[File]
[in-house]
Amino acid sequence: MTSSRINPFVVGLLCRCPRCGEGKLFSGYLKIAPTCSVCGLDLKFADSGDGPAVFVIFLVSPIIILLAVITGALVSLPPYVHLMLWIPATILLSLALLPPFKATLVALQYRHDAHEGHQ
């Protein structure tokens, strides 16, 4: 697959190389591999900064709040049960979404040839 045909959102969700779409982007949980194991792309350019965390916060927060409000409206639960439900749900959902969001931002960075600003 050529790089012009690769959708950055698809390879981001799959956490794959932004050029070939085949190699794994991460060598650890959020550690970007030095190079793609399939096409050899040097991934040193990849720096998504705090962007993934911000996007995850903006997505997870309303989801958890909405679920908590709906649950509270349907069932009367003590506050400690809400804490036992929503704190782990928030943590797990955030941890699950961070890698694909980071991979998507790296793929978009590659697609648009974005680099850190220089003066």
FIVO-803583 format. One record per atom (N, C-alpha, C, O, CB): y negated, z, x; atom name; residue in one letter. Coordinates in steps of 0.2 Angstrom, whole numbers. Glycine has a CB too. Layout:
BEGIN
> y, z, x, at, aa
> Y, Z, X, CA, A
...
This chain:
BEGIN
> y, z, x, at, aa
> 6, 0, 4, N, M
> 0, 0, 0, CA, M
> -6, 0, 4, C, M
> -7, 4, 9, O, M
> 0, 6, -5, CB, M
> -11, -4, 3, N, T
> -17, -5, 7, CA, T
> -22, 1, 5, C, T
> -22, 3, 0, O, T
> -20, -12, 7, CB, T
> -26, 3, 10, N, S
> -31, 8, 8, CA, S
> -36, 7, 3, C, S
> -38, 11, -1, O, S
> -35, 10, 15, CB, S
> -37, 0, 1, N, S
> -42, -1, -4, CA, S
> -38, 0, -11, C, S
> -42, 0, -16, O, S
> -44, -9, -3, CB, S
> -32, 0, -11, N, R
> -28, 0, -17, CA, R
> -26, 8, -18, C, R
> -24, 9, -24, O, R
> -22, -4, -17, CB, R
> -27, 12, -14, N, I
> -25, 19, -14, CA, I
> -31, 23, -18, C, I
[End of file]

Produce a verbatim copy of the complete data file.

[in-house]
Amino acid sequence: MTSSRINPFVVGLLCRCPRCGEGKLFSGYLKIAPTCSVCGLDLKFADSGDGPAVFVIFLVSPIIILLAVITGALVSLPPYVHLMLWIPATILLSLALLPPFKATLVALQYRHDAHEGHQ
């Protein structure tokens, strides 16, 4: 697959190389591999900064709040049960979404040839 045909959102969700779409982007949980194991792309350019965390916060927060409000409206639960439900749900959902969001931002960075600003 050529790089012009690769959708950055698809390879981001799959956490794959932004050029070939085949190699794994991460060598650890959020550690970007030095190079793609399939096409050899040097991934040193990849720096998504705090962007993934911000996007995850903006997505997870309303989801958890909405679920908590709906649950509270349907069932009367003590506050400690809400804490036992929503704190782990928030943590797990955030941890699950961070890698694909980071991979998507790296793929978009590659697609648009974005680099850190220089003066």
FIVO-803583 format. One record per atom (N, C-alpha, C, O, CB): y negated, z, x; atom name; residue in one letter. Coordinates in steps of 0.2 Angstrom, whole numbers. Glycine has a CB too. Layout:
BEGIN
> y, z, x, at, aa
> Y, Z, X, CA, A
...
This chain:
BEGIN
> y, z, x, at, aa
> 6, 0, 4, N, M
> 0, 0, 0, CA, M
> -6, 0, 4, C, M
> -7, 4, 9, O, M
> 0, 6, -5, CB, M
> -11, -4, 3, N, T
> -17, -5, 7, CA, T
> -22, 1, 5, C, T
> -22, 3, 0, O, T
> -20, -12, 7, CB, T
> -26, 3, 10, N, S
> -31, 8, 8, CA, S
> -36, 7, 3, C, S
> -38, 11, -1, O, S
> -35, 10, 15, CB, S
> -37, 0, 1, N, S
> -42, -1, -4, CA, S
> -38, 0, -11, C, S
> -42, 0, -16, O, S
> -44, -9, -3, CB, S
> -32, 0, -11, N, R
> -28, 0, -17, CA, R
> -26, 8, -18, C, R
> -24, 9, -24, O, R
> -22, -4, -17, CB, R
> -27, 12, -14, N, I
> -25, 19, -14, CA, I
> -31, 23, -18, C, I